In an article published on September 19th, 2020, Dennis Overbye speaks on a new discovery that has sparked conversation for the possibility of life on the planet venus. On September 14th, scientists announced the discovery of Phosphine gas on Venus. The significance of this discovery is that scientists don’t know what could potentially produce the gas except for microbes. According to the National Center for Biotechnological Information(NCBI), “Microbes are tiny living things that are found all around us and are too small to be seen by the naked eye. They live in water, soil, and in the air.” Overbye states that “on earth, anyway, the only natural source of phosphine is microbes; the gas is often associated with feces.” He quickly counters this by acknowledging that there is a large possibility that scientists don’t know everything about Phosphine gas.
Microbes, which are both eukaryotes and prokaryotes(or neither), consist of archaea, bacteria, fungi, viruses, protists, and other microscopic animals. Eukaryotes are cells that simply consist of DNA within a nucleus while prokaryotes are unicellular organisms that don’t consist of a nucleus nor organelles. As learned throughout the year, the difference in complexity and functions of eukaryotic and prokaryotic organisms widen the array of the potential situation in Venus. If both prokaryotes and eukaryotes can survive in the atmosphere of Venus, the potential answer to what enables this grows. Also, due to the microscopic nature of microbes, also known as microorganisms, it would be very hard to infer whether they are or aren’t present on Venus.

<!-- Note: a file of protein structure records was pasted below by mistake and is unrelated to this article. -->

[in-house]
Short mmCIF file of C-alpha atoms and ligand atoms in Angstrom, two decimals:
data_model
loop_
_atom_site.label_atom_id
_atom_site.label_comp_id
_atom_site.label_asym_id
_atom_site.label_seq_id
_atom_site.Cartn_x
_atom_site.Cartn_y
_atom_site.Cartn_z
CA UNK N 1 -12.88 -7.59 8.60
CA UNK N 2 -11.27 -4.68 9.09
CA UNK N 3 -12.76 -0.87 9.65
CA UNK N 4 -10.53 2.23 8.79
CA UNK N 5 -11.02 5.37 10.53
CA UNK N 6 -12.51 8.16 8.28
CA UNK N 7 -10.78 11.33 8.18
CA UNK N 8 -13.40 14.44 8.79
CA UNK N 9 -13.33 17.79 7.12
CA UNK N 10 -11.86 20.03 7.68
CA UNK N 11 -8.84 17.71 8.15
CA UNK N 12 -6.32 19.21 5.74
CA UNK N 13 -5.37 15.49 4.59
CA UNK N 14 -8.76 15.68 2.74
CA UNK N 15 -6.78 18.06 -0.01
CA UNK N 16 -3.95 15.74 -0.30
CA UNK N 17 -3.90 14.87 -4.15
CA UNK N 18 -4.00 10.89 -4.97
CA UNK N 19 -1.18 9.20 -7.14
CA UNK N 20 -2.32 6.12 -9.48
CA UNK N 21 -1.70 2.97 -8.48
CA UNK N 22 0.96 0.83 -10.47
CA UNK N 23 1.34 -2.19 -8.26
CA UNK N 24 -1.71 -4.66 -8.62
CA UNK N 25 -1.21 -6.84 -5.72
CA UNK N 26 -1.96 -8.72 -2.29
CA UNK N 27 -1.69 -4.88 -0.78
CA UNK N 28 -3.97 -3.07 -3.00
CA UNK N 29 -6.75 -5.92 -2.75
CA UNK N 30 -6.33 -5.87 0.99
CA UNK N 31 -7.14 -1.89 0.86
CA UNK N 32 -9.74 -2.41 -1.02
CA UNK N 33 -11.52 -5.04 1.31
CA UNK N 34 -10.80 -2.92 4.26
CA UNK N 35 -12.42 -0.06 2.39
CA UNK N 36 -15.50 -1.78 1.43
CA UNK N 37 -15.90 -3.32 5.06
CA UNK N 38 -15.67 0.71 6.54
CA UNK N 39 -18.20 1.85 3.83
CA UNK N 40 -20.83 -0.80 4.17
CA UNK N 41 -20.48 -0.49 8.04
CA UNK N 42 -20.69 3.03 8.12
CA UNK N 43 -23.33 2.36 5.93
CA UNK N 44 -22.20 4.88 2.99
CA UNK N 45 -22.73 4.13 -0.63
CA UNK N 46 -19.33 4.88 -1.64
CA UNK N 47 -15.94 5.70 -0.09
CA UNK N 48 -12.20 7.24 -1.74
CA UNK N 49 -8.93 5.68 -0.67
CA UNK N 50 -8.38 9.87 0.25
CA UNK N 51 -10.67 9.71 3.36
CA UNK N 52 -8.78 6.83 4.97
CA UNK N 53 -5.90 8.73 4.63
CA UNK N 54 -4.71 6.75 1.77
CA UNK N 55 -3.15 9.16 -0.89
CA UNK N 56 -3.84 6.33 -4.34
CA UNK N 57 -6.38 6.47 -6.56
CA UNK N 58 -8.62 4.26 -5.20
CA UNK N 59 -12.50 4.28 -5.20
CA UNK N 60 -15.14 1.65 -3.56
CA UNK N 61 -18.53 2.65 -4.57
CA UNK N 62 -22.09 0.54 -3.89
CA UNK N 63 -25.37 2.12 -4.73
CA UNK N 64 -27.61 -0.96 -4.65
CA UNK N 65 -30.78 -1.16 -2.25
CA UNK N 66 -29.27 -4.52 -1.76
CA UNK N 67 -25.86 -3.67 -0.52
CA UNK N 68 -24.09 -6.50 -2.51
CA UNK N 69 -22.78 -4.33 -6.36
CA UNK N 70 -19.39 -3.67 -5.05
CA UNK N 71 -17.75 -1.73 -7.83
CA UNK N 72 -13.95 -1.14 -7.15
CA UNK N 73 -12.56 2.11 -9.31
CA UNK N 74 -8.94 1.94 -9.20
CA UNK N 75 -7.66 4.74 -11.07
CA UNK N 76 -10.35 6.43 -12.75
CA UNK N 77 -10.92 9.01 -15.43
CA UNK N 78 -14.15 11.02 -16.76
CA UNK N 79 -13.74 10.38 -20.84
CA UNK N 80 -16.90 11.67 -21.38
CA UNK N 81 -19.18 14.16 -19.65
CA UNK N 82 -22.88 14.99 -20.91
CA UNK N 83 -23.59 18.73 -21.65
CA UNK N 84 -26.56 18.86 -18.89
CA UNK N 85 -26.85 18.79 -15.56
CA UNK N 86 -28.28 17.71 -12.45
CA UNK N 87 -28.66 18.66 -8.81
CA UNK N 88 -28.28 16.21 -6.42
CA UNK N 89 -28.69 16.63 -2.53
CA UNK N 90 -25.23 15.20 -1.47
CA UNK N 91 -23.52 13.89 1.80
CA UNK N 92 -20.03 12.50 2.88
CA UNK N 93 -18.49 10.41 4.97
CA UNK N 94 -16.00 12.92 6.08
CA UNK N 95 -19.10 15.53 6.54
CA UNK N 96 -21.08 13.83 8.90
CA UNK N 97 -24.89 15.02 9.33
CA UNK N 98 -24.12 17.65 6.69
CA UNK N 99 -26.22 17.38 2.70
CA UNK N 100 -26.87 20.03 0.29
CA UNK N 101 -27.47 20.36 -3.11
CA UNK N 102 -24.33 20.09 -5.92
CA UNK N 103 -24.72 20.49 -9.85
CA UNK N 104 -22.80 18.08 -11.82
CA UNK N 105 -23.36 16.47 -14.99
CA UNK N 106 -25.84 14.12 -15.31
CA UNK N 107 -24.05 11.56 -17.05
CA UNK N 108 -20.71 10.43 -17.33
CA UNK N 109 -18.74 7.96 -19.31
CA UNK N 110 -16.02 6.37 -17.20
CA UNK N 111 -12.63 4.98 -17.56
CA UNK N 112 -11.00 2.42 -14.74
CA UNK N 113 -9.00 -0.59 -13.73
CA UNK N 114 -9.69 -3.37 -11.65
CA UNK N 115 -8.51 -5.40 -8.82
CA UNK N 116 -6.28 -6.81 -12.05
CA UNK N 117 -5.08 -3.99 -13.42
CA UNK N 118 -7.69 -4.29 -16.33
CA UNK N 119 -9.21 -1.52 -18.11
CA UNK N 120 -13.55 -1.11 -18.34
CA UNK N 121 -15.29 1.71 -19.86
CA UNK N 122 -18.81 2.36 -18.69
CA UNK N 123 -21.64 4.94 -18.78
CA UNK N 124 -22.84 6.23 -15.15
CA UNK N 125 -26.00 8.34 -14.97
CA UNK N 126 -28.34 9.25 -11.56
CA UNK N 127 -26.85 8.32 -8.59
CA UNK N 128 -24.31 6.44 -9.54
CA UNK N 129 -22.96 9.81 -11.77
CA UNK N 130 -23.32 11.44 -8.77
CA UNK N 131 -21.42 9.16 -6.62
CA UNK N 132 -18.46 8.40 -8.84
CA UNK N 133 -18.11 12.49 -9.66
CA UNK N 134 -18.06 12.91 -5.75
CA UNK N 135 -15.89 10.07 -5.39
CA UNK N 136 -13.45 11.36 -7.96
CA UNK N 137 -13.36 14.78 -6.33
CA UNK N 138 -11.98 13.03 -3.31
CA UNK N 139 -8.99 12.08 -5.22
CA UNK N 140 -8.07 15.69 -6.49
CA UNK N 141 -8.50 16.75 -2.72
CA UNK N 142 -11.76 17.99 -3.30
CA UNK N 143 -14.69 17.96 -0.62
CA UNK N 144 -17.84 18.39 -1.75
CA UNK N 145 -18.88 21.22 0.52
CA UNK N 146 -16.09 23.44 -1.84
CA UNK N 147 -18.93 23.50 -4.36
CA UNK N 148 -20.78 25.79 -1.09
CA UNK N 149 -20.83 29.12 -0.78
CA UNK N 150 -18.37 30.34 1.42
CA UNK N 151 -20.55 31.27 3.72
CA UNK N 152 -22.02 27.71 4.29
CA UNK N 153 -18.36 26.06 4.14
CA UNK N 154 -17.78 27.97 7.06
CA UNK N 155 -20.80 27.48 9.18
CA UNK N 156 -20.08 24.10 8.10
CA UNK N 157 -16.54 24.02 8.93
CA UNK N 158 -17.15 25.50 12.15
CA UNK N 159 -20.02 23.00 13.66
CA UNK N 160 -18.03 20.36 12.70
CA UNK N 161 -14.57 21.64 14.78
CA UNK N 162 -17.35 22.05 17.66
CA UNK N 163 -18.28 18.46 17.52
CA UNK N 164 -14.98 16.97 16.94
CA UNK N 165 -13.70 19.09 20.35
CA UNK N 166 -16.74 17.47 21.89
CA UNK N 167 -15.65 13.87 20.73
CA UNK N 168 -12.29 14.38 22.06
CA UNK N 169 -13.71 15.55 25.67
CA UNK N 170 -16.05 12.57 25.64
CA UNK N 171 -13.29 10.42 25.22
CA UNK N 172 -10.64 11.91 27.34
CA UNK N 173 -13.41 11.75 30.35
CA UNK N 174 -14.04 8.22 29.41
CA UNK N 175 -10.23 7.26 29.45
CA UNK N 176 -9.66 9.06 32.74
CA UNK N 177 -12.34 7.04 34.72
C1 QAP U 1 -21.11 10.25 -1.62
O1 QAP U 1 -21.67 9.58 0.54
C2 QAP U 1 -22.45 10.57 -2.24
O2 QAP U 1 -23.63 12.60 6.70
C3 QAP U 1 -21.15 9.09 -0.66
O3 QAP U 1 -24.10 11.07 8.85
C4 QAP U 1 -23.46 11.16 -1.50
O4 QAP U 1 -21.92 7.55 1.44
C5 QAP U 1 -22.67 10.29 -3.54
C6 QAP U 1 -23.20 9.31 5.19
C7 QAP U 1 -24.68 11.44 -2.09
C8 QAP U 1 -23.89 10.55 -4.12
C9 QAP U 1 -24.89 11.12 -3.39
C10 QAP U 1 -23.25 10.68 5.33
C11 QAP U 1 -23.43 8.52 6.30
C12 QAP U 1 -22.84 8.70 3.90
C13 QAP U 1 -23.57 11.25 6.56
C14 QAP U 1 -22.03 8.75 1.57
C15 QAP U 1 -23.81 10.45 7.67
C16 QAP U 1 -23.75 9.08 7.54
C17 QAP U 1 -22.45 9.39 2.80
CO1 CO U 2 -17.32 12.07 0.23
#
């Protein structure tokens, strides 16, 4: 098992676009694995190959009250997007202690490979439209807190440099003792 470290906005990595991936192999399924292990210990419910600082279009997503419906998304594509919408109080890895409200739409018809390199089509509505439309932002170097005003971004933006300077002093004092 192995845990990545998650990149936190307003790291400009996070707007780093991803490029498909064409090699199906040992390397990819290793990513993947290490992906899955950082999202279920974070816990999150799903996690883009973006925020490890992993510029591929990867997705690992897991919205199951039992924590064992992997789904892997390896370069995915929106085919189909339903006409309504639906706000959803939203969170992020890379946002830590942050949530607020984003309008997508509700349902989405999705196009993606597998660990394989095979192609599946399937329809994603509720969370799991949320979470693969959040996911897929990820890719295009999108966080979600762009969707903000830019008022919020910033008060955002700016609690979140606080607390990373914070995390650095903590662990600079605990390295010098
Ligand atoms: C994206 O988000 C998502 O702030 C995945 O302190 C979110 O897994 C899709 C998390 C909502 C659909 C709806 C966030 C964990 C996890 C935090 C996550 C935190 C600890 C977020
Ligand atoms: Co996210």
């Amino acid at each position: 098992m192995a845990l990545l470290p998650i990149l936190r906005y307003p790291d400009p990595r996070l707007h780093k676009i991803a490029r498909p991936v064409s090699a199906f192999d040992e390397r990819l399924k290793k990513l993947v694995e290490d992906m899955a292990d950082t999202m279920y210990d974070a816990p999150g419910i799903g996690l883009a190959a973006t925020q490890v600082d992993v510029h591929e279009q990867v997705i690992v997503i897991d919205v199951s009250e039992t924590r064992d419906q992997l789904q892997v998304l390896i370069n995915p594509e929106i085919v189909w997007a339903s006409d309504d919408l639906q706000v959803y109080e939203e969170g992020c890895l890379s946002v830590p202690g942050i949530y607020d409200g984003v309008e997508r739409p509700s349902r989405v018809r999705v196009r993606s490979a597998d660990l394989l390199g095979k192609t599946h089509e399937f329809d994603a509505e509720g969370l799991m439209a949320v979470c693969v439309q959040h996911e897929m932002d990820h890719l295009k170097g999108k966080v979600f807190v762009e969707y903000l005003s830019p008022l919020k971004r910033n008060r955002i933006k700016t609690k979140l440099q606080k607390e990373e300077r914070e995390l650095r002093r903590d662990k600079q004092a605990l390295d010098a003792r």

As the article continues, Overbye continues to speak on what was previously known about the planet. He references information from “Carl Sagan, then a doctoral student at the University of Chicago” who “provided an accurate explanation for Venus’s torrid temperature, in his 1960 Ph.D. thesis. The planet’s crushing carbon dioxide atmosphere had created a runaway greenhouse effect, he concluded. Venus was a lifeless desert, at least on the ground.”
With this, Sagan and Harold Morowitz, a biochemist at Yale, pointed out, in 1967, how the clouds of Venus seemed more suitable for life. ““If small amounts of minerals are stirred up to the clouds from the surface, it is by no means difficult to imagine an indigenous biology in the clouds of Venus,” they wrote in a paper in Nature.” These claims, which were not very popular, have become very relevant again due to new findings and open up many possibilities.
All in all, the search for life on other planets is very much up and running. Will we find it soon?